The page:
Eli Tareq El Bechelany-Lynch is a writer living in Tio’tia:ke. Their work has appeared in The Best Canadian Poetry 2018 anthology, The New Quarterly, Arc Poetry Magazine, and elsewhere. They were longlisted for the CBC poetry prize in 2019. Their book, knot body (2020), published by Metatron Press, was shortlisted for the QWF Concordia First Book Award, and their second book, The Good Arabs, published by Metonymy Press in 2021, was granted the honorary mention for poetry by the Arab American Book Awards and won the Grand Prix du Livre de Montreal. They are an acquisitions editor at Metonymy Press. They are currently translating Gabrielle Boulianne-Tremblay’s La fille d’elle-même from the French, forthcoming Fall 2023. With co-editor Samia Marshy, they are editing El Ghourabaa, an anthology of weird and experimental queer and trans writing by Arab and Arabophone writers.
Curated by by Jay Ritchie
In 1969, performance artist Mierle Laderman Ukeles wrote a manifesto for “maintenance art” where she asked the question, “after the revolution, who’s going to pick up the garbage on Monday morning?” Through a series of performance pieces, Ukeles revealed the dirty work that supports art work, arguing that maintenance itself can be art. She documented caring for her newborn child, scrubbed the exterior steps of the Wadsworth Atheneum, and shook the hand of over 8,500 New York Sanitation Department workers, thanking them.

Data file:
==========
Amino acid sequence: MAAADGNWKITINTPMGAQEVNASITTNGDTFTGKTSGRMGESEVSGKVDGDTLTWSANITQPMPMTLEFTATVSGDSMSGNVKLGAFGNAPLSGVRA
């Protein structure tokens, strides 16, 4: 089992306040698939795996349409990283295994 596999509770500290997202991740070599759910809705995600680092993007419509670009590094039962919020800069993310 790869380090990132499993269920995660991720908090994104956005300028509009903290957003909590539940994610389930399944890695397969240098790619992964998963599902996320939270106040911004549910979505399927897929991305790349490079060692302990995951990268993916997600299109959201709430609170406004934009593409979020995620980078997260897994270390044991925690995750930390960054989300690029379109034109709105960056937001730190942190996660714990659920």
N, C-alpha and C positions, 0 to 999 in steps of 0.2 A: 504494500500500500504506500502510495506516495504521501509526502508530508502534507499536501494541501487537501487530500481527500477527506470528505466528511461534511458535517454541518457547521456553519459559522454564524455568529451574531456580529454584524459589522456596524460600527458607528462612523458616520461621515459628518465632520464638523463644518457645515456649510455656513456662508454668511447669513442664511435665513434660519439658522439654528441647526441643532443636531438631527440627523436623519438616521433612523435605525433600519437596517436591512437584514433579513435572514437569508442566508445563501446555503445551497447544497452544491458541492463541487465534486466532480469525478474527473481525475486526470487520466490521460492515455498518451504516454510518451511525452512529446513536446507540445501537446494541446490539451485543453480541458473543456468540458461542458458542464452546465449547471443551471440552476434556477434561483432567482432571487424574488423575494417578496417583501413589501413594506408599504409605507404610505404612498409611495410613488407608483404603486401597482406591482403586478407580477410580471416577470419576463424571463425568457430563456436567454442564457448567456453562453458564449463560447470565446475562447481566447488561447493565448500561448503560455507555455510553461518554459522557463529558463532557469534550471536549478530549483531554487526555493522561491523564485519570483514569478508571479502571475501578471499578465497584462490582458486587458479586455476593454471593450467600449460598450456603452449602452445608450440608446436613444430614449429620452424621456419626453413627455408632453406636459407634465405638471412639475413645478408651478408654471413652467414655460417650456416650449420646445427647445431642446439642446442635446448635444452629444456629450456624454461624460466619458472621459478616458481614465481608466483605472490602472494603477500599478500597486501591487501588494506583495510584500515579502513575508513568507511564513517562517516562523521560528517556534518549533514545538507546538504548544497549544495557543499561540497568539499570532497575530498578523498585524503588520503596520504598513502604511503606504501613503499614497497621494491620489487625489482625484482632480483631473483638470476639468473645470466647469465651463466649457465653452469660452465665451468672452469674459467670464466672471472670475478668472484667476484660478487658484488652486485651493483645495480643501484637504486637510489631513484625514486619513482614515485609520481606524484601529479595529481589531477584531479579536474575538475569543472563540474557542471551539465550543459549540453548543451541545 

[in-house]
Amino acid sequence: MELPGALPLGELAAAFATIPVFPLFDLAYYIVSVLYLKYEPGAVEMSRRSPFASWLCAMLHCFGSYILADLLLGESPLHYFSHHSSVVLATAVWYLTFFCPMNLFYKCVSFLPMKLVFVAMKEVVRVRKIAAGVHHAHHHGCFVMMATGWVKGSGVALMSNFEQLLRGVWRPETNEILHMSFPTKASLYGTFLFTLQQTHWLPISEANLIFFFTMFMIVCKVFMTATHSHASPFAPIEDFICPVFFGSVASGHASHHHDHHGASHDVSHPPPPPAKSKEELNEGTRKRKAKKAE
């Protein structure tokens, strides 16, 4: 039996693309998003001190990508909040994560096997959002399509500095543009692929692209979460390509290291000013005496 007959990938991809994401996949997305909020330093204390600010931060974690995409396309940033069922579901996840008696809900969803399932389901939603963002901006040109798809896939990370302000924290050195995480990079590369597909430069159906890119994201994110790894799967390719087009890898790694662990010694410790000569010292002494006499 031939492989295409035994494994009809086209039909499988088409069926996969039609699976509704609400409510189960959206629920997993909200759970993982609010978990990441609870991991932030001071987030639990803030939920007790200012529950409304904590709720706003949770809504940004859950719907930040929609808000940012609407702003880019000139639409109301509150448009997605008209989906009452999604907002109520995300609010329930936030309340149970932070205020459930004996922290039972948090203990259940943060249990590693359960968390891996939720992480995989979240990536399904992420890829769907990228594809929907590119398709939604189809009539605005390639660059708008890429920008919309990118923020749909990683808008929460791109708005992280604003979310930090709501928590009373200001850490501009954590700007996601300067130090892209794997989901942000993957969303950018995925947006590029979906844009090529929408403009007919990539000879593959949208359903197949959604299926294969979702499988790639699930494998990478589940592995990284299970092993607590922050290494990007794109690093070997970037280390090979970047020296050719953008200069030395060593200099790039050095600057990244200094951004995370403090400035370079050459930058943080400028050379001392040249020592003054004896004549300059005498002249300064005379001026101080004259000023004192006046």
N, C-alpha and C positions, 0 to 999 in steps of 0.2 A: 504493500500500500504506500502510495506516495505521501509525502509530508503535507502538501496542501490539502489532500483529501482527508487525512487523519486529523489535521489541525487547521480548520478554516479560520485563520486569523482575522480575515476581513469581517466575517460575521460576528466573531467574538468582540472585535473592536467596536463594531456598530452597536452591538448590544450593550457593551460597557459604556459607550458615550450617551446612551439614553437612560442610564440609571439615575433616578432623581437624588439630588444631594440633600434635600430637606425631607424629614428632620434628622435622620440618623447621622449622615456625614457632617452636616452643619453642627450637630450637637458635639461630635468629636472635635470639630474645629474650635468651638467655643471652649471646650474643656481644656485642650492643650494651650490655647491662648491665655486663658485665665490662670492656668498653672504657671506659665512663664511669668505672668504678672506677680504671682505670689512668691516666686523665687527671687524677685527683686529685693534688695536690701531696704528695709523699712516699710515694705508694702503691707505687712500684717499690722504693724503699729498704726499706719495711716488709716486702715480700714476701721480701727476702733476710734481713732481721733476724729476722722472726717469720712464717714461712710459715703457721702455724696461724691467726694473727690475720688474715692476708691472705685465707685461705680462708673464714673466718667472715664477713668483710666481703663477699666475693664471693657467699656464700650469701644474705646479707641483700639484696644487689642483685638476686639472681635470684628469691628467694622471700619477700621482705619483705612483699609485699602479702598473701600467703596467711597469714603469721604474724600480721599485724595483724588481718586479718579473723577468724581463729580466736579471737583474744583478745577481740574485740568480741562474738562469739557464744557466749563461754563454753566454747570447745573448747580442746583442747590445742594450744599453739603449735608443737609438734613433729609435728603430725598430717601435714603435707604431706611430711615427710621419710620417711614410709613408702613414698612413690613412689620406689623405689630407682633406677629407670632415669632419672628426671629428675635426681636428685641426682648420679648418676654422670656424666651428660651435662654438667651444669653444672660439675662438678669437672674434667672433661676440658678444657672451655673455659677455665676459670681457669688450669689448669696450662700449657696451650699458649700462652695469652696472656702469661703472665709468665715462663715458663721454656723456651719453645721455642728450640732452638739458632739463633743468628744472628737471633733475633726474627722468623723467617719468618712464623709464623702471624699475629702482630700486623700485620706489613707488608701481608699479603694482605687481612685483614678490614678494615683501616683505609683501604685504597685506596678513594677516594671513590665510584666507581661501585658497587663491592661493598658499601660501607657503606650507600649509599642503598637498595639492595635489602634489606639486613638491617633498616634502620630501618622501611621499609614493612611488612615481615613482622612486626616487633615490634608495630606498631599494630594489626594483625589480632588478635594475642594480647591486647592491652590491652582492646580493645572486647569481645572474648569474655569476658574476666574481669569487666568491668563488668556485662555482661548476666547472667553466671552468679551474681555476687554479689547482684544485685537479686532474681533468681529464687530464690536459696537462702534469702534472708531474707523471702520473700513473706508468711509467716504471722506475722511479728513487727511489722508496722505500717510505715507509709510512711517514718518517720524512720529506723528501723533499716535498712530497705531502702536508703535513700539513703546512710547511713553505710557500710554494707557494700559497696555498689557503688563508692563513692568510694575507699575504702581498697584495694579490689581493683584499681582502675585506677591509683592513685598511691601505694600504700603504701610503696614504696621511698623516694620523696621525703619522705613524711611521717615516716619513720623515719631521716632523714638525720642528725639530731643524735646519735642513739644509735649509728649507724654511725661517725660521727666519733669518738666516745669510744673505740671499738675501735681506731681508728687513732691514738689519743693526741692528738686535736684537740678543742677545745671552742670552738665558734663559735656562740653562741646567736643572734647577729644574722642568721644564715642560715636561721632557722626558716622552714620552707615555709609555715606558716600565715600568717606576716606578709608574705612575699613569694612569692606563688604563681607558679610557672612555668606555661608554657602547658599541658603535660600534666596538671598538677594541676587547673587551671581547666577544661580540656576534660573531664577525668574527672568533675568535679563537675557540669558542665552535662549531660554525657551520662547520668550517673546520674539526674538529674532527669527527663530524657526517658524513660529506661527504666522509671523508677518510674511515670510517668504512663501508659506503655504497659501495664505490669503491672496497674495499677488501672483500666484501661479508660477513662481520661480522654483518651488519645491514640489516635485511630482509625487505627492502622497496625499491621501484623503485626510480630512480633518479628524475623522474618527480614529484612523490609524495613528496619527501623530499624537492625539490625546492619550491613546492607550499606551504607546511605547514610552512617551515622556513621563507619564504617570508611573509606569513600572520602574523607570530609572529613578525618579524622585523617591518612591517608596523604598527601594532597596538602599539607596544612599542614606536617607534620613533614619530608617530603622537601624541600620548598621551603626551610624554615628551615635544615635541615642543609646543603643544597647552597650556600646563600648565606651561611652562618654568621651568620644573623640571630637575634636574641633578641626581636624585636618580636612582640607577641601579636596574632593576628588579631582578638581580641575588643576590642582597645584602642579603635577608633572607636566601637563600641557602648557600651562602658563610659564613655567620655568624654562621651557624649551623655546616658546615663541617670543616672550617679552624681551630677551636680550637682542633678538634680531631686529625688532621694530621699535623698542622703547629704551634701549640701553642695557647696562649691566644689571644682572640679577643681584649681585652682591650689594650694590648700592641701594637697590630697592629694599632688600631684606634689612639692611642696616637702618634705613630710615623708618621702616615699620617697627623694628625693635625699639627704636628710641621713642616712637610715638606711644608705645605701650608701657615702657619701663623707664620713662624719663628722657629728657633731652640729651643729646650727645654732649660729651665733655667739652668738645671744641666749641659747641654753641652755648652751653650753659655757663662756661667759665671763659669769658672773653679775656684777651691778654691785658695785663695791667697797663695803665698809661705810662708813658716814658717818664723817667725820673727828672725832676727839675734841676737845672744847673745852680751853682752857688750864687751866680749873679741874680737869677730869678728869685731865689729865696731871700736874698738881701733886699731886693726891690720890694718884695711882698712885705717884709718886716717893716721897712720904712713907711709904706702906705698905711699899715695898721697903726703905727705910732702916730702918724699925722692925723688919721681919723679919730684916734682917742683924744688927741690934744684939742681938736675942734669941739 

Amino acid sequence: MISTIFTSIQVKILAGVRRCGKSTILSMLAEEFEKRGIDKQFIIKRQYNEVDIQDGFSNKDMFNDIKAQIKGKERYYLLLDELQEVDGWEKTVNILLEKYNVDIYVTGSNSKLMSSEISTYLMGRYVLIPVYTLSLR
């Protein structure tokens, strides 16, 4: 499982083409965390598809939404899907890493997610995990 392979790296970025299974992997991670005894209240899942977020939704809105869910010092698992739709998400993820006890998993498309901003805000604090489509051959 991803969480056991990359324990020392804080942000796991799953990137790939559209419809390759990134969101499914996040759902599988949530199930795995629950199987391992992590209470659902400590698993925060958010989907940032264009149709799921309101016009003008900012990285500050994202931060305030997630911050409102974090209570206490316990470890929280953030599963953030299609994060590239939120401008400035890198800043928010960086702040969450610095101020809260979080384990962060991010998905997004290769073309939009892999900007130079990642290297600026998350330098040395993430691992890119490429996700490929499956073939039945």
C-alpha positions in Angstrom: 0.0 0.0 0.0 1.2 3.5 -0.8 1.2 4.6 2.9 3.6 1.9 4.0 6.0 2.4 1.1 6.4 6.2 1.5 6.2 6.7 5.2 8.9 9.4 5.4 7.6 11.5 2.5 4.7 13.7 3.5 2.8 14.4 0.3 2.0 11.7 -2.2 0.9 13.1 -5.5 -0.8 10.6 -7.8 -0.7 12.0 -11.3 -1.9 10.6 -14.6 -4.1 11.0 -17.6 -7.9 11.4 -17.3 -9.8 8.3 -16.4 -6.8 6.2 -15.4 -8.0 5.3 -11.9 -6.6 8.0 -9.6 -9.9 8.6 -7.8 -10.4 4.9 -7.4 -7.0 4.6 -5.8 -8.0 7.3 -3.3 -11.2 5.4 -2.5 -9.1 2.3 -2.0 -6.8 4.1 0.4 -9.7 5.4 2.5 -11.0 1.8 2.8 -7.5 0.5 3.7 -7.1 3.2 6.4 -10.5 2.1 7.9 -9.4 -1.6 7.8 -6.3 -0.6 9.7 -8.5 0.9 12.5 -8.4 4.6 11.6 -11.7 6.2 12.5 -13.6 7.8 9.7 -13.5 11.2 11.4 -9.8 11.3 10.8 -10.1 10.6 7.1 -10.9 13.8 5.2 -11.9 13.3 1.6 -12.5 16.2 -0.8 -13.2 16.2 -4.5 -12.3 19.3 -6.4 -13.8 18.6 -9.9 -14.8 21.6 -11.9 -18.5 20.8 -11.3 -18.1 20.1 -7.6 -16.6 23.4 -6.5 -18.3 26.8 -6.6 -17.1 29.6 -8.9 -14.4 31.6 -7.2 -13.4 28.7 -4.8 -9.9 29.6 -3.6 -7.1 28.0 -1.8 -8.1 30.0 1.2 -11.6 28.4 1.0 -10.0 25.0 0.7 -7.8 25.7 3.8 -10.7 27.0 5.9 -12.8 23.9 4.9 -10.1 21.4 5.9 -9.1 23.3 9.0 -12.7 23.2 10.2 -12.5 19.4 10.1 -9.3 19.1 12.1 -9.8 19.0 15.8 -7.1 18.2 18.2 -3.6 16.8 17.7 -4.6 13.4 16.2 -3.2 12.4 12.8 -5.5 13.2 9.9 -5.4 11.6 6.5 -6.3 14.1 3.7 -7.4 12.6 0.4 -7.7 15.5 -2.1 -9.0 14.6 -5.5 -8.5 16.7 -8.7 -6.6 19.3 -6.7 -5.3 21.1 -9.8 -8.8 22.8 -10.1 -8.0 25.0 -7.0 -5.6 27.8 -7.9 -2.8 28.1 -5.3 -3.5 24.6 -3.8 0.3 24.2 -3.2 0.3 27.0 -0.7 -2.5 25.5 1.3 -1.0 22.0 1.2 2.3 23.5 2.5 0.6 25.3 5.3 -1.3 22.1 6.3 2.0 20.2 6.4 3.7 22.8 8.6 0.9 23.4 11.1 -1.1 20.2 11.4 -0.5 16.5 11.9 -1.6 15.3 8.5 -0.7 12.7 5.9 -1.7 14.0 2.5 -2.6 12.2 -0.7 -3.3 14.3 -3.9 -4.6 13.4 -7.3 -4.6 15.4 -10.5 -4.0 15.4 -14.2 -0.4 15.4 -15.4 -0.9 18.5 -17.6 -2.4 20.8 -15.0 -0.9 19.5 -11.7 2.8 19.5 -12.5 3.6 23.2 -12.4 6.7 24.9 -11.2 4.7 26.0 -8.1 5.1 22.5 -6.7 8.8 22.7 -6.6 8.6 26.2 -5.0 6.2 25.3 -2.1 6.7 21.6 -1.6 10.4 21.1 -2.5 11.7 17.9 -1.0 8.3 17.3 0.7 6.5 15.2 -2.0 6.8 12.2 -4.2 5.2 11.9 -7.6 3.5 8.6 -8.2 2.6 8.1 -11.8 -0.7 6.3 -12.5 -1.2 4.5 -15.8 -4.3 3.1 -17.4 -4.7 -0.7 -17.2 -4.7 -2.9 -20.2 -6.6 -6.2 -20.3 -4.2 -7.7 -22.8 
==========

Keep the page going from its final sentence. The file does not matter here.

In our digital age, the age of “the algorithm,” augmented reality, and ambient datafication, maintenance is pushed even further into the margins. While 5G allows us to tweet from the mountaintop, we still need to clean, take out the garbage, and care for our loved ones, putting the final nail in the coffin of technology’s promise to reduce necessary labour time and free up time for living. More than anything, digital technology has demanded that we do more and more in less and less time.
For this issue, we’re interested in transmedia poetry that deals with maintenance in the digital era. With maintenance in mind, “digital” does not necessarily mean pixels and AI. We’re looking for the poetics of mains hum, the poiesis of everyday life, affective labour, what you do so that you can do what you do. We’re looking for the sounds, images, and relations beneath surfaces and screens. This is a materialist digital poetics, one that uses digitality to critique capitalism’s tendency to invisibilize technology’s human supports.